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Our favorite headline from the last football World Cup appeared in a local paper: “Football fever grips the planet—except the Philippines.” It summed up our attitude to sports outside of basketball and to the world at large: We don’t care.
Sure we are interested in other countries—if there are Filipinos in them. Theoretically this means we care about everybody, since we would be hard-pressed to name a country whose Filipino population is zero. At the Azkals game in Ulan Bator there were 200 Filipinos cheering in the stands. However, our interest is usually confined to matters directly concerning Pinoys. We’re tribal that way.
In this we are like our former colonial master the United States. “Turkey?” laughs the American semi-celebrity in a game show, “That’s the name of a country?” She is not a rarity, and her ignorance is based on arrogance. Who cares? We don’t need to know, we rule.
America’s grip on the Filipino imagination is so powerful that we may as well be American. The 52nd state—if they hadn’t rejected us. We are so in tune with the American culture of celebrity that we are more up-to-date on the gossip than middle Americans. (Of course we care less about, say, Martin Scorsese’s next project than the fact that someone with a strand of Pinoy DNA is in American Idol.)
Was the American audience’s sudden interest in football, the most popular sport on the planet, a sign that they’d decided to take notice of the world? Or was it because their team unexpectedly did well at the 2010 World Cup? Whatever the trigger an interest in football is always good, for it is the most politically-charged sport of our time.
Is there a more public arena in which former colonies can do battle with their ex-colonizers? Revenge may be symbolic only, but it is still sweet. On the other hand Zinedine Zidane and other football stars from former French colonies won the World Cup for France. Elsewhere, the tensions between Honduras and El Salvador finally flared into war after a World Cup qualifier in which Honduran fans were attacked and the Honduran flag defaced. A few weeks later the Soccer War of 1969 began.
The late clairvoyant Paul the Octopus could not have predicted the football explosion in the Philippines. Five months after the World Cup which, incidentally, saw the triumph of our other ex-colonizer Spain, we suddenly discovered football. The general public anyway, because we have always had football. Iloilo-born Paulino Alcantara played for FC Barcelona in the 1930s and still holds the unimpeachable record of 357 goals in 357 matches. But football had been relegated to the sidelines in the Philippines, along with any team sport that is not basketball.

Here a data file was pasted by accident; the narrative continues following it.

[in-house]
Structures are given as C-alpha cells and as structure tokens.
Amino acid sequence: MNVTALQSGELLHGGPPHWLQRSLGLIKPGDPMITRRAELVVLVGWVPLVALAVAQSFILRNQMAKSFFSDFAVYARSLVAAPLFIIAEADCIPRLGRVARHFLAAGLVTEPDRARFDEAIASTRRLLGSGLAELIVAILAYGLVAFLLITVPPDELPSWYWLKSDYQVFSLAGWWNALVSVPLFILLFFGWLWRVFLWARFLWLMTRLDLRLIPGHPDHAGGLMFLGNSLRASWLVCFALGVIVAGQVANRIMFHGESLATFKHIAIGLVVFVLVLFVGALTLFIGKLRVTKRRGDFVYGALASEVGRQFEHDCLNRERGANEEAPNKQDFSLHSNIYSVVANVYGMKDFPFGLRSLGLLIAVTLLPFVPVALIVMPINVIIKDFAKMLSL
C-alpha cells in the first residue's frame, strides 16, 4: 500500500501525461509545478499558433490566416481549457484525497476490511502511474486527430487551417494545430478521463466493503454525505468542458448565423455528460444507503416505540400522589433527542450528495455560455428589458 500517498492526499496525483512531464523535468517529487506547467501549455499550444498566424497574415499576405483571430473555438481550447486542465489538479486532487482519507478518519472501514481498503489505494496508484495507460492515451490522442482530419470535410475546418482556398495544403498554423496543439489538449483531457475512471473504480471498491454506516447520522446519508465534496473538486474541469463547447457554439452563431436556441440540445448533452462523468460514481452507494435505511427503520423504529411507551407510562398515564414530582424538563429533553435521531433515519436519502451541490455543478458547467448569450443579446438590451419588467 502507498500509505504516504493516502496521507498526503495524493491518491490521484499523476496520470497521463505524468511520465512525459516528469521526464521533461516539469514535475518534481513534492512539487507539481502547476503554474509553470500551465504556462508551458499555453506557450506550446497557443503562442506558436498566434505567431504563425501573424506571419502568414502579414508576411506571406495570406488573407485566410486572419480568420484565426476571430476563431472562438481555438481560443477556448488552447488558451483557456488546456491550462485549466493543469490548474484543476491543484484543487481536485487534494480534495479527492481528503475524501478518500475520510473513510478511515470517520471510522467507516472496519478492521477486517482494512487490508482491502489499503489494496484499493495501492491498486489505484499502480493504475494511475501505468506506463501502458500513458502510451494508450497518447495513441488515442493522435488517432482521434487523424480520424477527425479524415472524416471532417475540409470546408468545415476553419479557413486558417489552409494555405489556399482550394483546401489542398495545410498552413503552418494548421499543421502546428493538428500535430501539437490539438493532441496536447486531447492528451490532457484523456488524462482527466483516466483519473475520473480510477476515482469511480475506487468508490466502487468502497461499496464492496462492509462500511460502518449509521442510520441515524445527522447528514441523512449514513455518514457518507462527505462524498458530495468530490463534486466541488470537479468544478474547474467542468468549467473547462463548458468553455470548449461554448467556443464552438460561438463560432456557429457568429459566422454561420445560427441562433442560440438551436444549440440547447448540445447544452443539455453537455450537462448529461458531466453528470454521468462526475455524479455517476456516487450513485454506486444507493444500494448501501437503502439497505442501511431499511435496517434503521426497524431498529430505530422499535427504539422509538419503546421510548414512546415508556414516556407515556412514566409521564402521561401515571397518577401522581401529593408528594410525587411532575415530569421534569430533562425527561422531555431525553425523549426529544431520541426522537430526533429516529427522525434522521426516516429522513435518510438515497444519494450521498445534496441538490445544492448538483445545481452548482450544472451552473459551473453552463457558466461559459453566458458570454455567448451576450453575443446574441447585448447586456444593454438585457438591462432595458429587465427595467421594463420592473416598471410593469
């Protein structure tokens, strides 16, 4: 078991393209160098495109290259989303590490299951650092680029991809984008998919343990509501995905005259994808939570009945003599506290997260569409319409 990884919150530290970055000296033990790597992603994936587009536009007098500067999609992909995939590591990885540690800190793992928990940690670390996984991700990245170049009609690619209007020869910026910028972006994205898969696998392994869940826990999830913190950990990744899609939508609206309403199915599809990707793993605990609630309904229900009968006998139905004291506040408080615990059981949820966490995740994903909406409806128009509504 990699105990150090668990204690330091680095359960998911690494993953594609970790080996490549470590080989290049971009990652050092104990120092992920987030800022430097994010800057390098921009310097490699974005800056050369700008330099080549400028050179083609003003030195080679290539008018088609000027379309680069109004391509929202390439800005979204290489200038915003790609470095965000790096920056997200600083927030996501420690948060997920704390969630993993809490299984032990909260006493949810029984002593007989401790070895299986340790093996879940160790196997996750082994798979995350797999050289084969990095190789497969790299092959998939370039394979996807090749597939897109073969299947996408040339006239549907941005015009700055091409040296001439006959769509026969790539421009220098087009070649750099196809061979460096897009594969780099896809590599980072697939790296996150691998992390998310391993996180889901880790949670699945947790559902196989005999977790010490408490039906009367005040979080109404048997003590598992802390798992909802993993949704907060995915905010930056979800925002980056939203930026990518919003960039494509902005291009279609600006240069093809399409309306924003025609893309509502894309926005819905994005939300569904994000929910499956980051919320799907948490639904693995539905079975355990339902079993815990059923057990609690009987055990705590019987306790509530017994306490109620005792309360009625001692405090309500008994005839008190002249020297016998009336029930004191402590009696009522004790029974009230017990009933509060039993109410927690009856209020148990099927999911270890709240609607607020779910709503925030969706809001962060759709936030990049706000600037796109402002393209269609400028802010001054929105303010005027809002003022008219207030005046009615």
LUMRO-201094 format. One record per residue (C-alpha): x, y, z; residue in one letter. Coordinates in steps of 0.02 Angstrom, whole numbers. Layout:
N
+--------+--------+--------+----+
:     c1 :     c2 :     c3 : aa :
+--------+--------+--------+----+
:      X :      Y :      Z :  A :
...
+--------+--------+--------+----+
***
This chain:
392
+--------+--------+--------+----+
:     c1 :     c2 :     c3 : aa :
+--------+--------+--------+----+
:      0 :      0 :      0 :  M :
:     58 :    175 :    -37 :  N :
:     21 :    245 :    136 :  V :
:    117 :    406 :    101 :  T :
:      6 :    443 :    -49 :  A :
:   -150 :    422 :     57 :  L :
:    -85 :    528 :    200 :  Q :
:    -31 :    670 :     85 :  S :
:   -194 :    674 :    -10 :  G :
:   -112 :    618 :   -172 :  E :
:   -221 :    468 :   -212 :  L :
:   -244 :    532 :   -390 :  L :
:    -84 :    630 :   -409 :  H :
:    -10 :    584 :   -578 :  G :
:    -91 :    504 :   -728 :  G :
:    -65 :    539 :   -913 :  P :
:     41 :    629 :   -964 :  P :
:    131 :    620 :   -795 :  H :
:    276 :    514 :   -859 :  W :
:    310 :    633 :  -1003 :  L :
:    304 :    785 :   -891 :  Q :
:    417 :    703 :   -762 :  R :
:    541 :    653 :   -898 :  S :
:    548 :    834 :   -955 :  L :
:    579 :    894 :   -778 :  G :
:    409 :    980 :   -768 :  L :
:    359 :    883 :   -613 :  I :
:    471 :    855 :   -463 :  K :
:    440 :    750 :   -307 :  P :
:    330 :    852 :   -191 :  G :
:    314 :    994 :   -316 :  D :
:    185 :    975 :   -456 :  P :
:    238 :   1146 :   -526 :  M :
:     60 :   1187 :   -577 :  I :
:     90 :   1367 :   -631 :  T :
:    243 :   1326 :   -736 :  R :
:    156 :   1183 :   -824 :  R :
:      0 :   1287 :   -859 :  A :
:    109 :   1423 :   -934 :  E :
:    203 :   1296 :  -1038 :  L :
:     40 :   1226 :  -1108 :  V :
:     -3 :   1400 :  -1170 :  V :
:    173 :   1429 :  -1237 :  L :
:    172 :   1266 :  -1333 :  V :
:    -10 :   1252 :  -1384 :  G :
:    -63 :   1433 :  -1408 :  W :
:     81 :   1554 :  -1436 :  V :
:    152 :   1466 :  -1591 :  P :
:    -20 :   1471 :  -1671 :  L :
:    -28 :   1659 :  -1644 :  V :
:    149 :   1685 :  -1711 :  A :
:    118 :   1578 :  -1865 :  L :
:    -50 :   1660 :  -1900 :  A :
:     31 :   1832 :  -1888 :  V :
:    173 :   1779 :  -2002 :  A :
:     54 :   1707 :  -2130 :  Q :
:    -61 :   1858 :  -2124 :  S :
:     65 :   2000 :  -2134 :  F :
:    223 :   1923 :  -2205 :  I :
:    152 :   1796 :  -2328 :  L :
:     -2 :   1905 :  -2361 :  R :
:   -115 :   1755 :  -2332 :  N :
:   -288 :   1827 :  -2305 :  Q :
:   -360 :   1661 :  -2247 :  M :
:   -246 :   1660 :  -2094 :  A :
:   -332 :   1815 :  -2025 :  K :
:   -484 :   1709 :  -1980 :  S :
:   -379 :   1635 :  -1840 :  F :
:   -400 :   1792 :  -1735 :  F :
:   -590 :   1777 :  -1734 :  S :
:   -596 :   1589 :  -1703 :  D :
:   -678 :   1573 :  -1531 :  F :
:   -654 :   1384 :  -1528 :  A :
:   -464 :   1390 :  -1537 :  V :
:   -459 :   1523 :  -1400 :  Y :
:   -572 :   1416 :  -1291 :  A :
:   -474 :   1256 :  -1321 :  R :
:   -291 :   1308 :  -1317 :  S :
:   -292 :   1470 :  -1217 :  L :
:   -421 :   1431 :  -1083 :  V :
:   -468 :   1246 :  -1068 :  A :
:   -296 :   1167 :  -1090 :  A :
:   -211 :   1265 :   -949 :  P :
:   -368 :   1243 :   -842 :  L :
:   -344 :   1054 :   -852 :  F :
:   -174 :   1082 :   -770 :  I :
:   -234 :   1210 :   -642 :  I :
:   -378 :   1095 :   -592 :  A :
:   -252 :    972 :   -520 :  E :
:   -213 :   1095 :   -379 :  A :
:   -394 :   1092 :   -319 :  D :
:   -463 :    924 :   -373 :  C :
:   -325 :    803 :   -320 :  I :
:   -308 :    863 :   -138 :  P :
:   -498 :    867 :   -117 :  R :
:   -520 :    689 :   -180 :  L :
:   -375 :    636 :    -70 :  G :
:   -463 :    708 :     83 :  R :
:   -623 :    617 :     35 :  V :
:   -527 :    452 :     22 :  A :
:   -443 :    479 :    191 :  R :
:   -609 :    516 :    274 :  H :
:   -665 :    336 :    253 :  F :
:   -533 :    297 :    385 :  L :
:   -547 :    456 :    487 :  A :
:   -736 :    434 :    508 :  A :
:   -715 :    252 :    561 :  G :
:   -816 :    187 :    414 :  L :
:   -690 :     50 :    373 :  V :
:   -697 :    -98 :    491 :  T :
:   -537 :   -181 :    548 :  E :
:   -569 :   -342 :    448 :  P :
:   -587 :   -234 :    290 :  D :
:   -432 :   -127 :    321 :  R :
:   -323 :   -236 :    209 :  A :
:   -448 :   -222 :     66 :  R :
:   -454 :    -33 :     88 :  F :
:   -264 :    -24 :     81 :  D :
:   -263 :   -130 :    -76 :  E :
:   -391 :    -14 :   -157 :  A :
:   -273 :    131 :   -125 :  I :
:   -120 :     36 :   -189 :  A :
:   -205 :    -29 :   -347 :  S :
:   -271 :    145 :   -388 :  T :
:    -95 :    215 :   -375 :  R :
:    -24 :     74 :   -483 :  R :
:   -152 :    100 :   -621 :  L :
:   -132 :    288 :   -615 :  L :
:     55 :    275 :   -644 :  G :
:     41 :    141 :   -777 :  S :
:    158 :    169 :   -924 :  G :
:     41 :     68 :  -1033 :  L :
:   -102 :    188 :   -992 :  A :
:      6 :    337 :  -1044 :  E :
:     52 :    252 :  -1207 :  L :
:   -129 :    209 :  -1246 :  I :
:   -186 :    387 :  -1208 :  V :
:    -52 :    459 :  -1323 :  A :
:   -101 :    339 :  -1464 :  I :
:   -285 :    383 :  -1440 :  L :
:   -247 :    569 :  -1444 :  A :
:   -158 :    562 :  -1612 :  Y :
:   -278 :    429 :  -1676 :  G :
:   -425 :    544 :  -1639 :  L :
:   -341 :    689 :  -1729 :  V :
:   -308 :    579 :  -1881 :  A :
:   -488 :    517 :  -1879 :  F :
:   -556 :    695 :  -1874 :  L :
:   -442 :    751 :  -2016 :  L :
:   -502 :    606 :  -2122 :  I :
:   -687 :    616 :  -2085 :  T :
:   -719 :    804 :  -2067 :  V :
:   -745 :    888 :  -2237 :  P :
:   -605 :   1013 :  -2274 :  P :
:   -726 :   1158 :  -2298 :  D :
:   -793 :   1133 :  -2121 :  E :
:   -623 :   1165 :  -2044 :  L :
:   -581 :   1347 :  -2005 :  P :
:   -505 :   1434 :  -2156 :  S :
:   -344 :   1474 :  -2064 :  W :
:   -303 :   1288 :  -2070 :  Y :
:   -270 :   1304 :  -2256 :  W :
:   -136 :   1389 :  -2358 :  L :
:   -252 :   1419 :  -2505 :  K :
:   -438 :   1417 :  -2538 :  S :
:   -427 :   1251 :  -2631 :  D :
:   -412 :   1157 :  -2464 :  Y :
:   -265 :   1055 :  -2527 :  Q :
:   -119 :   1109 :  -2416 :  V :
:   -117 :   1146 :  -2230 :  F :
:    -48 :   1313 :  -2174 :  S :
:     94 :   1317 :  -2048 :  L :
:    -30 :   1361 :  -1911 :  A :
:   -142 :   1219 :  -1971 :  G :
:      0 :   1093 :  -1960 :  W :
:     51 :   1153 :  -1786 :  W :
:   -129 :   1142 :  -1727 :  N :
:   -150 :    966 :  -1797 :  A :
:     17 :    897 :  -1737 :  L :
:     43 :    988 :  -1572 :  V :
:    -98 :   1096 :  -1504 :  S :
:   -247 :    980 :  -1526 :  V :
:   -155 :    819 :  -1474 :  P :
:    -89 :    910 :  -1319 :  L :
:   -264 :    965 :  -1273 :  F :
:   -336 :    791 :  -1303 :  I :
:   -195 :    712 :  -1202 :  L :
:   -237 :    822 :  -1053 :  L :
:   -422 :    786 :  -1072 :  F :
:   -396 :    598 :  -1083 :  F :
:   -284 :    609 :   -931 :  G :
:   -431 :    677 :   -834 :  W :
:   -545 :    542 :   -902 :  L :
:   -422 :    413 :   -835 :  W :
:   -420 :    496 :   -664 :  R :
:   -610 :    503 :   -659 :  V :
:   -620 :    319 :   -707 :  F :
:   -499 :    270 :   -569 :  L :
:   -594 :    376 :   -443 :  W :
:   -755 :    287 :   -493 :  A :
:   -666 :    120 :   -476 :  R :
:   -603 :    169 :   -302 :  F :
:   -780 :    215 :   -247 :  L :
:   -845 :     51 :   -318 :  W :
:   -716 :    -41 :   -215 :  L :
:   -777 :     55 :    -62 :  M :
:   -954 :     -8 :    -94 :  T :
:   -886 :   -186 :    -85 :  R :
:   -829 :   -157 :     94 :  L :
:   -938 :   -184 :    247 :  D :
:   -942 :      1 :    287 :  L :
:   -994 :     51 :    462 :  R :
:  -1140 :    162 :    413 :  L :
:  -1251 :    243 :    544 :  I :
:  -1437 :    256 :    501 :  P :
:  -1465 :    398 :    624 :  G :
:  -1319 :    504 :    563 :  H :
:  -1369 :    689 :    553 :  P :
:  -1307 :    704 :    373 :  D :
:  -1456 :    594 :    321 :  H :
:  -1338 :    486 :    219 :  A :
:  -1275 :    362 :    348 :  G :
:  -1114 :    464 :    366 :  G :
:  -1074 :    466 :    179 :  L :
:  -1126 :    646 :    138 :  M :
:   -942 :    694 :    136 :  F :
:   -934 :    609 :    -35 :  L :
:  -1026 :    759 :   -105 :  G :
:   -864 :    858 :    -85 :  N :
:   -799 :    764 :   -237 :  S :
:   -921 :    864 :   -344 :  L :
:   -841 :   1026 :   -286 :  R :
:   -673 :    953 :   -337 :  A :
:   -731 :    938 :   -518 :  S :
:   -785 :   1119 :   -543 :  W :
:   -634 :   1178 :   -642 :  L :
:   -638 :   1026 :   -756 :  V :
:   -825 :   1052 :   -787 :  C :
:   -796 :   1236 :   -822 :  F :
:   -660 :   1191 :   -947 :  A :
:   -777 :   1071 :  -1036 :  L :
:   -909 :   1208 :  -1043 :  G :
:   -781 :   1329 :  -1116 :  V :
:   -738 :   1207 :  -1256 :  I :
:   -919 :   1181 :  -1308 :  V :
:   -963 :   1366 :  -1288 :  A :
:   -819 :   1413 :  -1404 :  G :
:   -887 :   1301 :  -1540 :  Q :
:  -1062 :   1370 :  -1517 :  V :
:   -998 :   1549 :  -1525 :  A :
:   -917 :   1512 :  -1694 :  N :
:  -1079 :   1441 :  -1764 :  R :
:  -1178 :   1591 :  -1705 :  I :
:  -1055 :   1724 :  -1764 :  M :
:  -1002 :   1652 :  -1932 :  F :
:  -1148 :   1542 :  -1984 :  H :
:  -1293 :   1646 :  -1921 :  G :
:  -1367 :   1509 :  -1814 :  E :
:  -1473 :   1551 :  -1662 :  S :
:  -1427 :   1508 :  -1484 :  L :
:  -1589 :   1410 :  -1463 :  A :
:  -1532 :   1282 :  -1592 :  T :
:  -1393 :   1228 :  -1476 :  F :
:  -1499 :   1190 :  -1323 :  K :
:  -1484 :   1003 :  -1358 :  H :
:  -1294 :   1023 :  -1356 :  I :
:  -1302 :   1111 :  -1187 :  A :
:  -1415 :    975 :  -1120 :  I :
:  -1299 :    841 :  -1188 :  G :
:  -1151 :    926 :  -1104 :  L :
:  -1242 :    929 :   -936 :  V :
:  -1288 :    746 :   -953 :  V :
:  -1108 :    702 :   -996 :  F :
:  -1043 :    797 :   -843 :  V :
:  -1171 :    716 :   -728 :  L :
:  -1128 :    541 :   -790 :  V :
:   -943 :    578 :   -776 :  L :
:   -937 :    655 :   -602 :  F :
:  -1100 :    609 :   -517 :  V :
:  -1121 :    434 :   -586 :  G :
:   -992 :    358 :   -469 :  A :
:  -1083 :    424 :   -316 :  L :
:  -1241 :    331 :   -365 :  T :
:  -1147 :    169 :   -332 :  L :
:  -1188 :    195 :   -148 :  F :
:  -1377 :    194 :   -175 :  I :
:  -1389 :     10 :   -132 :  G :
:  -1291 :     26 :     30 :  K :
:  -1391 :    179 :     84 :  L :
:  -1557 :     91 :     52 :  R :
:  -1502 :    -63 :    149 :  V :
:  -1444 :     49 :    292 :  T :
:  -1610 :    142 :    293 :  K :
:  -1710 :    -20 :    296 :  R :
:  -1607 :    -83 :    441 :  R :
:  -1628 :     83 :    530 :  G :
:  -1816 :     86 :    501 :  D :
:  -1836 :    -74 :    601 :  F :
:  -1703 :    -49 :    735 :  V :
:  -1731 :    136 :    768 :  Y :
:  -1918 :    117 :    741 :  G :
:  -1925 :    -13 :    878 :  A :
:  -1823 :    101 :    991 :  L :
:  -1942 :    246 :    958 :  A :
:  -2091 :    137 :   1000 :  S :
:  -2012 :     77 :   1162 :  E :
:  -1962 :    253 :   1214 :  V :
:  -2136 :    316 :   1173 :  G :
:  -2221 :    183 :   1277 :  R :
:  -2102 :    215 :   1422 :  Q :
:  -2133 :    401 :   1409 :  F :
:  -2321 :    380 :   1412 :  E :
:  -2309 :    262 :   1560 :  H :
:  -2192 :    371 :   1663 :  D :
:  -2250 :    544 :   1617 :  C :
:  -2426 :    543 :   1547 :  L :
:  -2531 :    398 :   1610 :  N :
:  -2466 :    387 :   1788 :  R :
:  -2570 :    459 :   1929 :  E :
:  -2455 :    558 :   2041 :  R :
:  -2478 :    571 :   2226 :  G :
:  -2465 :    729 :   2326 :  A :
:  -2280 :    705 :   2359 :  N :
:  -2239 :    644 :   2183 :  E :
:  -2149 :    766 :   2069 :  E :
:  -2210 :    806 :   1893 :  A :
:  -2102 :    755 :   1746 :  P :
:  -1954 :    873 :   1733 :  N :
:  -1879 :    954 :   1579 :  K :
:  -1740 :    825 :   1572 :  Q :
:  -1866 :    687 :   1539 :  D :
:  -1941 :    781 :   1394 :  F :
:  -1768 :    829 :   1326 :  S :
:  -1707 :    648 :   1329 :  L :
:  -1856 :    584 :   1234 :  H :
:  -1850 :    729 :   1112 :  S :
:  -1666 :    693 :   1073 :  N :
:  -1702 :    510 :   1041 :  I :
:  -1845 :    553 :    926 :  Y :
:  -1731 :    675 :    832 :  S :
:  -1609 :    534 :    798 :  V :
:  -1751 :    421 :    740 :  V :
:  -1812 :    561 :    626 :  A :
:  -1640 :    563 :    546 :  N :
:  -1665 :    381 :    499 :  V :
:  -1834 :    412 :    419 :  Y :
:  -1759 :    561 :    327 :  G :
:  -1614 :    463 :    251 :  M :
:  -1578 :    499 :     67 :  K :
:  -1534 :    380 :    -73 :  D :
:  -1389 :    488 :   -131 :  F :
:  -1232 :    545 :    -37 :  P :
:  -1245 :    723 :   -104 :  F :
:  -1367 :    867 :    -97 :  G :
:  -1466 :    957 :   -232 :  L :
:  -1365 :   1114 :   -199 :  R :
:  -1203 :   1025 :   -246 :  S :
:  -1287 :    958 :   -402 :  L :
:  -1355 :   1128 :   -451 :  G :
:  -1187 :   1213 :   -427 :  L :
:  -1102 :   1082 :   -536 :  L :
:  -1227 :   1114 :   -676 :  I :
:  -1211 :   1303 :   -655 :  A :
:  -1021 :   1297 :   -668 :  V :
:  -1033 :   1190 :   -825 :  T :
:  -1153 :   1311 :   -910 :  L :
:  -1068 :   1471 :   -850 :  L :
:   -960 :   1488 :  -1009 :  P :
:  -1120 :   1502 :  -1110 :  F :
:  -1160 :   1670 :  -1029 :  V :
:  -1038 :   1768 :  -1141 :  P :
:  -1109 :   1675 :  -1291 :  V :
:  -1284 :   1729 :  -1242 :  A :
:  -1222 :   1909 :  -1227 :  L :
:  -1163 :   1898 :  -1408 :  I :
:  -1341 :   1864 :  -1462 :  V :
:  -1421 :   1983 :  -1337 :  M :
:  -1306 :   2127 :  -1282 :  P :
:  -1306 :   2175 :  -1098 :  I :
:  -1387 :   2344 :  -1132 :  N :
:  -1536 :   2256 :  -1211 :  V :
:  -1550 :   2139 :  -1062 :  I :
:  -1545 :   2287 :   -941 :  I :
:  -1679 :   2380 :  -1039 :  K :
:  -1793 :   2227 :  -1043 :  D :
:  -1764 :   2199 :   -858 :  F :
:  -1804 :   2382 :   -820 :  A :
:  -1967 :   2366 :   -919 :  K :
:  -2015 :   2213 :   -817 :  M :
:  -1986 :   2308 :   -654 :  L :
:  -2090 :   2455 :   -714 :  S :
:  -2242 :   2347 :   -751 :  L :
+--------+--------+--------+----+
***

When the national football team, newly nicknamed the Azkals, beat the Vietnamese at the Suzuki Cup, everyone suddenly noticed that (a) We have a football team, and (b) The players are hot. (Never underestimate the power of good looks. We live in the most image-conscious era in history.)
It is an indicator of our more global perspective these days that fewer people take issue with the composition of the Philippine team. (“Racial purity” with its echoes of genocide and ethnic cleansing is too heavy an issue to load onto a sport.) Sure, many of the Azkals are half-Pinoy and half-foreign, but so are half the people we see on local television and at the movies. So they can’t speak Filipino—their mothers raised them abroad. The Constitution says they are Filipinos; no secret magic was invoked to make them eligible to play. And we do like our tisoys.
The Azkals are in Myanmar for the AFC Cup, and already we see how Pinoys are getting a crash course in football geopolitics. Live coverage of the matches has been forbidden by the Burmese military junta; we are reduced to following the games on Twitter. With its 140-character limit, Twitter is not the ideal medium for promoting football in the Philippines. It reduces “the beautiful game” to a scoring contest (a.k.a. “Mine is bigger than yours”), and if numbers are the lure football cannot compete with even the lowest-scoring basketball game.
Every other minute a fan in the Twitterverse demands to know why the games are not being aired on TV. Someone explains what martial law is and what it does to one’s freedom. A minute later someone else asks if the telecast has begun; the idea that an entity would be so cruel as to bar media coverage is unthinkable to the Facebook generation and its 500 million friends (“Ang damot naman ng military junta!”). Do they think military dictatorships could be swayed if there are enough “Dislikes”?
Perhaps some of the frustrated viewers, deprived of a visual for the match against Palestine (Dammit I need to see Neil Etheridge hurl his magnificent mass at an incoming ball!), wondered where Palestine is, Googled it, and learned of the troubles in the Middle East. Surely not all of them were tweeting such gems as:
“Ipasok si Manny Pacquiao!”
“Ipasok si Becks!”
“Sikat lang si Beckham dahil sa mukha niya.”
“(Horrible slur on someone’s female ancestor), magaling siya!”
“Sana maka-score si Neil Etheridge!” (Not impossible but highly unlikely for a goalkeeper.)
Today the Azkals meet the team from Bangladesh in their final attempt to qualify for the next stage. They need to win big. The news we have access to is 140 characters small. Between refreshing the page for the latest tweets, perhaps some newly-minted football fans will check out Bangladesh on Wikipedia and discover the complicated history of a country outside of their own.